What if a party with barely any votes gets a seat?

There’s no doubt: This can happen. A party with 1/1000th of the vote has about a 50% chance of getting a seat (this is not unreasonable – they’re “owed” about 0.65 seats). They’ve even got a small but appreciable (about 1 in 2000) chance of getting as many as 5 seats. If the party is some extremist group that you don’t want to get power this can be perceived as bad. How dare parliament represent this group?

First off, the important thing to note is that this balances out. You’re not going to get a parliament which is dominated by many tiny parties that together are not capturing an appreciable proportion of the vote. The bottom 1% of the vote occupies no more than about 20-30 seats in parliament – anything above that is less probable than a meteor strike. It’s an appreciable voting block to be sure, but it’s not a unified one – all the different minority party voices are likely to be at odds with each other rather than a single reinforcing block.

But back to the single party case, what do we do if an unpleasant group like the BNP get themselves a couple seats in parliament?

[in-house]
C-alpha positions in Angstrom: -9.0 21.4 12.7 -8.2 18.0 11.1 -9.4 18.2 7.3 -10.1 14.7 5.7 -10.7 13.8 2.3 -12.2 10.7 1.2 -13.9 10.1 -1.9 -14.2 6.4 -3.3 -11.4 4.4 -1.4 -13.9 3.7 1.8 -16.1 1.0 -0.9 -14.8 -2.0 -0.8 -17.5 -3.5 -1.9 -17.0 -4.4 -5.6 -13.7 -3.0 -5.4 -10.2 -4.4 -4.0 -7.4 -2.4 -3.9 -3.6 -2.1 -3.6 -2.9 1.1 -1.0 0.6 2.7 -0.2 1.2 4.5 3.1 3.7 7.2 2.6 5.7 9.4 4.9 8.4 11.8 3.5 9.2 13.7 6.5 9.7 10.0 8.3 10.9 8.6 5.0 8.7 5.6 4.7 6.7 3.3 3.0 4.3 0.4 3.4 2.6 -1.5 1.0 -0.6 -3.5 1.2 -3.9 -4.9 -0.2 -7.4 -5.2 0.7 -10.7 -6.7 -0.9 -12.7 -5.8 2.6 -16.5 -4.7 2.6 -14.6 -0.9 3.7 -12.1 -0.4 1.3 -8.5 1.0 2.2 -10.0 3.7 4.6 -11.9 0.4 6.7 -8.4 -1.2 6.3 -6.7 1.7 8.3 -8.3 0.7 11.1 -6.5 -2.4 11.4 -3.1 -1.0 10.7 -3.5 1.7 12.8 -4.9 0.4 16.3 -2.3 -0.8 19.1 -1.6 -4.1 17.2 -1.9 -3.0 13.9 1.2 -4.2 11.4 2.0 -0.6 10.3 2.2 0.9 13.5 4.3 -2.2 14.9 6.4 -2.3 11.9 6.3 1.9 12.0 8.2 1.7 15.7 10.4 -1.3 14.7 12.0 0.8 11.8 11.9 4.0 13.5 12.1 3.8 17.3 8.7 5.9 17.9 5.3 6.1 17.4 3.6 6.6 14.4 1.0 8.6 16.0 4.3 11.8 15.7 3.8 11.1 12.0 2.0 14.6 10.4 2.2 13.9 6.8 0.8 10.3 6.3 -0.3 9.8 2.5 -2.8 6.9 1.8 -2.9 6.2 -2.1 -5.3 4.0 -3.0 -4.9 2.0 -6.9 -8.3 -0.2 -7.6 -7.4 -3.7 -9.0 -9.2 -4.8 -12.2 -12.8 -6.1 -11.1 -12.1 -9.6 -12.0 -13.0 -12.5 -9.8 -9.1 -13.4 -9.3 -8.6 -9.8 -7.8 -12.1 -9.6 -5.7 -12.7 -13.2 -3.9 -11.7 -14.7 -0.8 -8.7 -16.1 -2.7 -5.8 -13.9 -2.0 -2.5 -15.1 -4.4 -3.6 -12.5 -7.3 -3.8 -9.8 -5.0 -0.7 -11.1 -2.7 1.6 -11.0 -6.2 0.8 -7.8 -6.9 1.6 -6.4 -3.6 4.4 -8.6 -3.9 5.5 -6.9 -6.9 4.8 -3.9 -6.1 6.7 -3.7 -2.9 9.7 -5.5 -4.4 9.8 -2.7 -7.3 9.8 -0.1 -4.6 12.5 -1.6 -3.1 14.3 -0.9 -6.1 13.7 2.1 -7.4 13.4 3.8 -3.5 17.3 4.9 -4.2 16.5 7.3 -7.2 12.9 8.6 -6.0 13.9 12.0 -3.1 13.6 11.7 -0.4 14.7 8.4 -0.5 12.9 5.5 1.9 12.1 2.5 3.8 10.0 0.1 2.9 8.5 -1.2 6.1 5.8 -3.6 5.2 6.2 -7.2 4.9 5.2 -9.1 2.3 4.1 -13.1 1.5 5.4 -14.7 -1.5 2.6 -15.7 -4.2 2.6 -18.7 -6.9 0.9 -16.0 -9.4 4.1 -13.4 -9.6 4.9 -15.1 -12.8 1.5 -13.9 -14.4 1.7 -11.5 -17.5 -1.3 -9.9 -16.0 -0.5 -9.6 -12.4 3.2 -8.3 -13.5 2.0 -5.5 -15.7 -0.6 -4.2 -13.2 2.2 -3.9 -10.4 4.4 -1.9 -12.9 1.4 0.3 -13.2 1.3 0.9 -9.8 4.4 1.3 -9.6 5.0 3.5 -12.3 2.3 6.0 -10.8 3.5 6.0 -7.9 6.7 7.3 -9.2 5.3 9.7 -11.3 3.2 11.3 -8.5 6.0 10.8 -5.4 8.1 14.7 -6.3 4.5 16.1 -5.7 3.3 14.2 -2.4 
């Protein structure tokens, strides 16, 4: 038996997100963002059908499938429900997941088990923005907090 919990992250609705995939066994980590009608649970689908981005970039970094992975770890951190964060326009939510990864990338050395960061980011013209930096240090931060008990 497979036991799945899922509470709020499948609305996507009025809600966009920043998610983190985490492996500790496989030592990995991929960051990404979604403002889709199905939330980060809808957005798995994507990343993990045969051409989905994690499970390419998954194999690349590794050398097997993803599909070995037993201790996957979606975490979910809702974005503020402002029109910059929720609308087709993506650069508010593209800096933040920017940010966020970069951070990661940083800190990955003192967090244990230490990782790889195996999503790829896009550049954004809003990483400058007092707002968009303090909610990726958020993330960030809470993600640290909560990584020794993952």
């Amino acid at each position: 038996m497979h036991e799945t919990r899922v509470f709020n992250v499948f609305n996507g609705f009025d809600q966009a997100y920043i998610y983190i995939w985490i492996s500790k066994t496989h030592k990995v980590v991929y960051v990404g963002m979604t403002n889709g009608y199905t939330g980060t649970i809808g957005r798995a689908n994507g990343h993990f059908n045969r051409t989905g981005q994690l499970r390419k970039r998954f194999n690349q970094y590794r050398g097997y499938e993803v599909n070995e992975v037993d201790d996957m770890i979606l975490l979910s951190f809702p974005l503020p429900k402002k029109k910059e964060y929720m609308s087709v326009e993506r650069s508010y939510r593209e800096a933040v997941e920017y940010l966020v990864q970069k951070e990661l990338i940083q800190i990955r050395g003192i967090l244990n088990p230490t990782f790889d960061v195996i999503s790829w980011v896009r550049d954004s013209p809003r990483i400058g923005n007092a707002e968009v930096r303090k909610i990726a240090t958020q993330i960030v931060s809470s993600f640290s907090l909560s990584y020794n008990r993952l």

My inclination is to sit back and watch the show.

British news has a bit of an obsession with our fascist minority parties, far out of proportion to their actual voice. I think the only reason they can get away with this is that there’s no visible signal for how much support they get. It’s much easier if you can go “Yes, but you only have 1 seat in parliament. Clearly no one cares that much about you, do they?”. Also, honestly, I expect them to do a pretty bad job if they gain power and be laughed out at the next election.

It’s certainly possible that this won’t happen, they’ll actually do a “good” job as MPs and this will build their support. That would be… unfortunate. But if that happens we will have a level playing field to fight them on which we can and should do. In the meantime, we shouldn’t let a fear of fascism be used as an excuse to throw away democracy.

This will limit the experience of MPs in parliament – too many people will lose their second election

This turns out not to be the case. Although any individual may have a high chance of losing their second election, over all the strong proportionality feature means that the total number of MPs who have made it through a previous election is a direct sign of how much people like the current government: The fraction of people who vote for their incumbent MP will be approximately the same as the fraction of MPs in parliament who retained their seat from the last election.

This is a nice feature. It essentially means that people get exactly as much change as they want – if people are generally satisfied with their current representation in the house they will generally vote for the incumbent, if they are dissatisfied they will vote for change. And unlike in the current system they will get it.